The light produced by the screen does not disappear immediately when bombardment by electron ceases, i.e., when the signal becomes zero. The time period for which the trace remains on the screen after the signal becomes zero is known as persistence. The persistence may be as short as a few microseconds, or as long as tens of seconds or even minutes.
Medium persistence traces are mostly used for general purpose applications.
Long persistence traces are used in the study of transients. Long persistence helps in the study of transients since the trace is still seen on the screen after the transient has disappeared.
Short persistence is needed for extremely high speed phenomena.
The screen is coated with fluorescent material called phosphor which emits light when bombarded by electrons. There are various phosphors available which differ in color, persistence and efficiency.
One of the common phosphor is willemite, which is zinc, orthosilicate, ZnO+SiO2, with traces of manganese. This produces the familiar greenish trace. Other useful screen materials include compounds of zinc, cadmium, magnesium and silicon.
The kinetic energy of the electron beam is converted into both light and heat energy when it hits the screen. The heat so produced gives rise in phosphor burn which is damaging and sometimes destructive. This degrades the light output of phosphor and sometimes may cause complete phosphor destruction. Thus the phosphor must have high burn resistance to avoid accidental damage.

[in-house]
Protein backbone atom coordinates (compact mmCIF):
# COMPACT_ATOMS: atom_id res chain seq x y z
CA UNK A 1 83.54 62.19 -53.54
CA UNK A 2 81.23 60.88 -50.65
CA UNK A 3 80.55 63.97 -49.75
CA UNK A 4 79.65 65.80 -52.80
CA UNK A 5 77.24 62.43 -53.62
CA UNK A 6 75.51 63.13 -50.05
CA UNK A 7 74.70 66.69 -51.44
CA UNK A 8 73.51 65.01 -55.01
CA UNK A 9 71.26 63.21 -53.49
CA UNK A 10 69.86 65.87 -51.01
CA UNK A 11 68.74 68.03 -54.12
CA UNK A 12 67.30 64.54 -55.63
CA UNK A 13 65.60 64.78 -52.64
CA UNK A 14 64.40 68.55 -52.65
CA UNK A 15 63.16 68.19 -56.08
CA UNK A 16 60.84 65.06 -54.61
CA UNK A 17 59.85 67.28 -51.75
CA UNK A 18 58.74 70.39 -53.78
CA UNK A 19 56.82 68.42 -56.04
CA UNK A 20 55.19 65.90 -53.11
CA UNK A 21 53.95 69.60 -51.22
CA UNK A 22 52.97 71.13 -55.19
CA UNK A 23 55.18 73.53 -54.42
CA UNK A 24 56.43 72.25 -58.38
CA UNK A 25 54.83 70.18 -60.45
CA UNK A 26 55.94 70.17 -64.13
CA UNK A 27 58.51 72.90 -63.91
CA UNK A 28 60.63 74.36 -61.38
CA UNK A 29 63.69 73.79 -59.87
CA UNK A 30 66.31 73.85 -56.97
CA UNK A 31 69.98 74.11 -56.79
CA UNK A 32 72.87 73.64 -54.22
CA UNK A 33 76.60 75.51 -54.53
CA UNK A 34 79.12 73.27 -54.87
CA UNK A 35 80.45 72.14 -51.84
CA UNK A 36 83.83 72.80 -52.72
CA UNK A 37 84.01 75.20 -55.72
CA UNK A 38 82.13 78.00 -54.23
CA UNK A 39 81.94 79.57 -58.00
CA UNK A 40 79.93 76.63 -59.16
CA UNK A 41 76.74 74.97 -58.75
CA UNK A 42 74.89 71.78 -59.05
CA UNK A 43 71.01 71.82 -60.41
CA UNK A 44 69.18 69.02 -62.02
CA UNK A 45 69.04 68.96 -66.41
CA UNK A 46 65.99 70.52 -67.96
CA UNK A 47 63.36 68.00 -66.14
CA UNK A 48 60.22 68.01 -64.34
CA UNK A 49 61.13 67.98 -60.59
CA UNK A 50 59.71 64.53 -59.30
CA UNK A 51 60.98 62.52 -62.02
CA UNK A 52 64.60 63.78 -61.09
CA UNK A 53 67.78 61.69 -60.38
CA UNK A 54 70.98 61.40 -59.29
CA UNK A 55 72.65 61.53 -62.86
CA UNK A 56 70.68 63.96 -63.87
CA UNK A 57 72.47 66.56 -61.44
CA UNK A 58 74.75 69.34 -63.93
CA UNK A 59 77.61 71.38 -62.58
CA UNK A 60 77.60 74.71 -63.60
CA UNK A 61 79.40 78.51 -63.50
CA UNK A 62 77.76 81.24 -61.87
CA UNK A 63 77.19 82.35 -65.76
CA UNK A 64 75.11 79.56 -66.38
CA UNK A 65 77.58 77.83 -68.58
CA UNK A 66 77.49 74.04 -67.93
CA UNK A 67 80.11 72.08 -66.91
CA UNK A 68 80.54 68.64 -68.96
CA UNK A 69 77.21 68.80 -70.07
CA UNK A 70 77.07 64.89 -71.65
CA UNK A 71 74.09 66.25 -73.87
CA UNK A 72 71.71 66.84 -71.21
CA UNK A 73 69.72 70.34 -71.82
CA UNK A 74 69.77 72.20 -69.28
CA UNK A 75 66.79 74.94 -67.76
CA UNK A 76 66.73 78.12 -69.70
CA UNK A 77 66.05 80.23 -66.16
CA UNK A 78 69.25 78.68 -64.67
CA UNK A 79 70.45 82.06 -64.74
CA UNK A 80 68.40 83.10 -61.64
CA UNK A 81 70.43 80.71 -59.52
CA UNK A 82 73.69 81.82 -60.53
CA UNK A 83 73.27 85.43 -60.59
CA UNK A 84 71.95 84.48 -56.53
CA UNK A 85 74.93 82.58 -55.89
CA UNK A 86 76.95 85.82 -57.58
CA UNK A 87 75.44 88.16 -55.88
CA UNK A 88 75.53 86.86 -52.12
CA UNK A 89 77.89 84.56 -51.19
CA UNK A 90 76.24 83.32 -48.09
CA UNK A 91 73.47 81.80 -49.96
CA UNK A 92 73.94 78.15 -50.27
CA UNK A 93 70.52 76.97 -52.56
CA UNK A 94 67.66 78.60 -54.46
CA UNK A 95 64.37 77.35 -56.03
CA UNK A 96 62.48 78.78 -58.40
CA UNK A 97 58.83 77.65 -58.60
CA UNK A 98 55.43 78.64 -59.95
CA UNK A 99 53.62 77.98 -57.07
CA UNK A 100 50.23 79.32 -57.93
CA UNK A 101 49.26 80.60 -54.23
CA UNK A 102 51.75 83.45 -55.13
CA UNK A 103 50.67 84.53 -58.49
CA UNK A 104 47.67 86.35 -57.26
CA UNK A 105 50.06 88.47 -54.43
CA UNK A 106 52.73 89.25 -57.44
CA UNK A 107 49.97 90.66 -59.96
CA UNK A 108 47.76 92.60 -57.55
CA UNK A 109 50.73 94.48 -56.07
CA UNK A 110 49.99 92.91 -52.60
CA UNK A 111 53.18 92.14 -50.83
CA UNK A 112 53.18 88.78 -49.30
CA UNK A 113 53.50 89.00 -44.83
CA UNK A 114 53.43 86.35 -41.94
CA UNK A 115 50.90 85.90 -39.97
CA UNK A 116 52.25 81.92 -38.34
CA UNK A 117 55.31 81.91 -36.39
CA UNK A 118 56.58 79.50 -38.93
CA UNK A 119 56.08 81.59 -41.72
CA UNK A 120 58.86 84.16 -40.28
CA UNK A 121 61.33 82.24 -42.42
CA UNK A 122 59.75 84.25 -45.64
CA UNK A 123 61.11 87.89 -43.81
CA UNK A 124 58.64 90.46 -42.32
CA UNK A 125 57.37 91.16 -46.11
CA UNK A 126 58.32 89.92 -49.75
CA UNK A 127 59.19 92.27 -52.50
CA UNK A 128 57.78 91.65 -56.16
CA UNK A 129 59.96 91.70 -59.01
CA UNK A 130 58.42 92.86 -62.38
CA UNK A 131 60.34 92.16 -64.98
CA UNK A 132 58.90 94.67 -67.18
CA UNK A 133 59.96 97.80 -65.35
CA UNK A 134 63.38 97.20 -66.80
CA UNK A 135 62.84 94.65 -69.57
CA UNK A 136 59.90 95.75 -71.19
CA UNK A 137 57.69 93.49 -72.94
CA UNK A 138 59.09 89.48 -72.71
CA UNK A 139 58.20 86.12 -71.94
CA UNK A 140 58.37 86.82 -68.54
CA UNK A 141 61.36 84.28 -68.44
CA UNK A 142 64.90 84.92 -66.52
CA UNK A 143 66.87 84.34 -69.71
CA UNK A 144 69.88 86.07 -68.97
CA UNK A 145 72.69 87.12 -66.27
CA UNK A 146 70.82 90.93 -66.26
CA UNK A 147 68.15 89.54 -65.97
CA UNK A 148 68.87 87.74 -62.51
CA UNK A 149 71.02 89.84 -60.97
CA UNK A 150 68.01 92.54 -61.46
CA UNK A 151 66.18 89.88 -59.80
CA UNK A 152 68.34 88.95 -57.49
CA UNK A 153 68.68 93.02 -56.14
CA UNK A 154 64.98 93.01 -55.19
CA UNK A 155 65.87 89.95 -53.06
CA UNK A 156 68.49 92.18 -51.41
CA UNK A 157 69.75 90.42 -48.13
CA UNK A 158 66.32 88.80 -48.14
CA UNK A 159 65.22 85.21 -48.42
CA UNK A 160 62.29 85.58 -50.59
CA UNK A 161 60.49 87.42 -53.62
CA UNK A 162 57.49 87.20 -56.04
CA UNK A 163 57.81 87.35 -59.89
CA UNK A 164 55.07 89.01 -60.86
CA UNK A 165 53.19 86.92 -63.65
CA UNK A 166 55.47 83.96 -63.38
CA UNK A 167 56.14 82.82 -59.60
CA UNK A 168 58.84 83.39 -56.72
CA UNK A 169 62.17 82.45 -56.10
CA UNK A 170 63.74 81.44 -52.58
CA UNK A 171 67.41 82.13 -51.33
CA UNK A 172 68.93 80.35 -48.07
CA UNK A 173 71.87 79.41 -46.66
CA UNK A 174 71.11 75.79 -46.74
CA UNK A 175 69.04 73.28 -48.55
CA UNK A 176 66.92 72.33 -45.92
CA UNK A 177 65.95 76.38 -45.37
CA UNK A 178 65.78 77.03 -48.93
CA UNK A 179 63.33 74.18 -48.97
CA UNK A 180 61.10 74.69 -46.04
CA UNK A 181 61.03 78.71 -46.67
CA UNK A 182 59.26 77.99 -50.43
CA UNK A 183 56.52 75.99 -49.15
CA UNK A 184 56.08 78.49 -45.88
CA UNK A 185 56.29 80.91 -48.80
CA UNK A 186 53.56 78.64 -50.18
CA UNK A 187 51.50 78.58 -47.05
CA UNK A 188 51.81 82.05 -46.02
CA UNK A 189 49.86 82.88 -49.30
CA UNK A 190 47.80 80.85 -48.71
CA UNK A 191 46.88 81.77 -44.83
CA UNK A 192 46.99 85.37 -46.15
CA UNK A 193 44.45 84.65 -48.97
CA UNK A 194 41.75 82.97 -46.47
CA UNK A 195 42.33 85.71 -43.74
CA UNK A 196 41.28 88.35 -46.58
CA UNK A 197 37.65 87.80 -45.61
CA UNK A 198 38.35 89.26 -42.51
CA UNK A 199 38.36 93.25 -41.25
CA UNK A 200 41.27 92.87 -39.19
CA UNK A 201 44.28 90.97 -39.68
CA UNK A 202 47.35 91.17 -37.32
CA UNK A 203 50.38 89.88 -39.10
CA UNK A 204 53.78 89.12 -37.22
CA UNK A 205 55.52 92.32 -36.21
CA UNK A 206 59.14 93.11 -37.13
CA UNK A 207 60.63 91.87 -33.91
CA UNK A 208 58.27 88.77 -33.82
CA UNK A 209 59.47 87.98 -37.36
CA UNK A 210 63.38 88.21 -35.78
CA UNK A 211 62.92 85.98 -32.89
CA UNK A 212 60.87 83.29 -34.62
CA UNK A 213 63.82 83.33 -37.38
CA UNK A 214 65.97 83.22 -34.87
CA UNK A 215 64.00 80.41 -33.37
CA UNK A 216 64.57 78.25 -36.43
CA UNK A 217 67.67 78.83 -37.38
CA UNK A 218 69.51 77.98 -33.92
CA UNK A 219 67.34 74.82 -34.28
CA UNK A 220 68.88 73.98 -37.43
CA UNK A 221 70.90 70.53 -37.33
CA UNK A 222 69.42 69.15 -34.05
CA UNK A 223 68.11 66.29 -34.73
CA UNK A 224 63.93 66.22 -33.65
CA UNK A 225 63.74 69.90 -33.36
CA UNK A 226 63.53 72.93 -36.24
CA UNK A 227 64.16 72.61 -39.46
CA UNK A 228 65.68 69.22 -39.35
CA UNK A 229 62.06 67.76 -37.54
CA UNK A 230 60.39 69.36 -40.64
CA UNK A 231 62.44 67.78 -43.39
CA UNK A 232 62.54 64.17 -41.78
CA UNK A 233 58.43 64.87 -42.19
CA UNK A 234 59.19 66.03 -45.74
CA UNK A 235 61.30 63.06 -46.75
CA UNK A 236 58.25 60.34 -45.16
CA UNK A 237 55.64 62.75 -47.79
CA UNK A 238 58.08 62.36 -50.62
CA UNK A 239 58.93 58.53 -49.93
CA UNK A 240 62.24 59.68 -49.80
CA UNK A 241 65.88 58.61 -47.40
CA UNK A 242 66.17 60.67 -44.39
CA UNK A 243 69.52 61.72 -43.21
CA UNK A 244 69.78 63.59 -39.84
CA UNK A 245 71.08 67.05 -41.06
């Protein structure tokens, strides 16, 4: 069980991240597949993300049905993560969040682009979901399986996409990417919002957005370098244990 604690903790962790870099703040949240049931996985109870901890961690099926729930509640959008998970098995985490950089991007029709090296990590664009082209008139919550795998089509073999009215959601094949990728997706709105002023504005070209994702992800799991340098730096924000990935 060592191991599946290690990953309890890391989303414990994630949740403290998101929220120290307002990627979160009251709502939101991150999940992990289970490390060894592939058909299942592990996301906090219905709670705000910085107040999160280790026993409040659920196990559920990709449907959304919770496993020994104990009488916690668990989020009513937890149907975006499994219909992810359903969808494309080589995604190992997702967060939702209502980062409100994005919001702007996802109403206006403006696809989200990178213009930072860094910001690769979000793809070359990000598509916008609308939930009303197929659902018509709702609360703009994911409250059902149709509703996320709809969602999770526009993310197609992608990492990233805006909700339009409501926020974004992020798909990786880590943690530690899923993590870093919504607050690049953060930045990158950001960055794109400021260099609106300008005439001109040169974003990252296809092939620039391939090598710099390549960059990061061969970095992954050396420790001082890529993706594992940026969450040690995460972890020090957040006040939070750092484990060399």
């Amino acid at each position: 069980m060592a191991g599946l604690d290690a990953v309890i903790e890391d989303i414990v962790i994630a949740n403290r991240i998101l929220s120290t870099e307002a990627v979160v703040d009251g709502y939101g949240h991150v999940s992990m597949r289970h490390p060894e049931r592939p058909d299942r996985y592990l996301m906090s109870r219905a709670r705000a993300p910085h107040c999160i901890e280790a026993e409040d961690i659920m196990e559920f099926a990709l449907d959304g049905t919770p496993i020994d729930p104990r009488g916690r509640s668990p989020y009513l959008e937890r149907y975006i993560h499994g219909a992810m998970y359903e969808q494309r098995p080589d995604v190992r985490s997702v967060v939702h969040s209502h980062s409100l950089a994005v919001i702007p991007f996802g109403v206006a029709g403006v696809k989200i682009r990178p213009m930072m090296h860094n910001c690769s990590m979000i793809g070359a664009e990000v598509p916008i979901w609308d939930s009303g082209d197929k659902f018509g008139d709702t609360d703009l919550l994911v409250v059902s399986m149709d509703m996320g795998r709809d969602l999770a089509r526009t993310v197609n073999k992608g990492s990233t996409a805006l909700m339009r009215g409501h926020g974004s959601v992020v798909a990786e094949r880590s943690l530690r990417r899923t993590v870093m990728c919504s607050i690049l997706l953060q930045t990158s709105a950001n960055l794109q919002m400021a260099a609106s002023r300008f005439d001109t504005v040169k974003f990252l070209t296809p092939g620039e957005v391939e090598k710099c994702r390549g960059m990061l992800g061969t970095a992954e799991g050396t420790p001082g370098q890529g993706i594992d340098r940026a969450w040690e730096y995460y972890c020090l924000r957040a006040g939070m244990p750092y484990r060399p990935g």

Similarly the phosphor screen is provided with an aluminum layer called aluminizing the cathode ray tube. This is shown in image below.
These Aluminizing layers serve three functions:
- To avoid buildup of charges on the phosphor which tend to slow down the electrons and limits the brightness.
- It serves as a light scatter. When the beam strikes the phosphor with aluminized layer, the light emitted back into the tube is reflected back towards the viewer which increases the brightness.
- The aluminum layer acts as a heat sink for the phosphor and thus reduces the chances of the phosphor burning.
Phosphor screen characteristics
- Many phosphor materials having different excitation times and colors as well as different phosphorescence times are available.
- The type P1, P2, P11 or P31 are the short persistence phosphors and are used for the general purpose oscilloscopes.
- Medical oscilloscopes require longer phosphor decay and hence phosphors like P7 and P39 are preferred for such applications
- Very slow displays like radar require long persistence phosphor to maintain sufficient flicker free picture. Such phosphors are P19, P26 and P33.
- The phosphors P19, P26, P33 have low burn resistance. The phosphors P1, P2, P4, P7, P11 have medium burn resistance while P15,P31 have high burn resistance.
Why P31 is commonly used?
Out of these varieties, the materials P31 is used commonly for general purpose oscilloscopes due to following characteristics:
- It gives color to which human eye response is maximum.
- It gives short persistence required to avoid multiple image display.
- It has high burn resistance to avoid the accidental damage.
- Its illumination level is high.
- It provides high writing speed.
Note: the light output of a fluorescent screen is proportional to the number of bombarding electrons, i.e., to the beam current.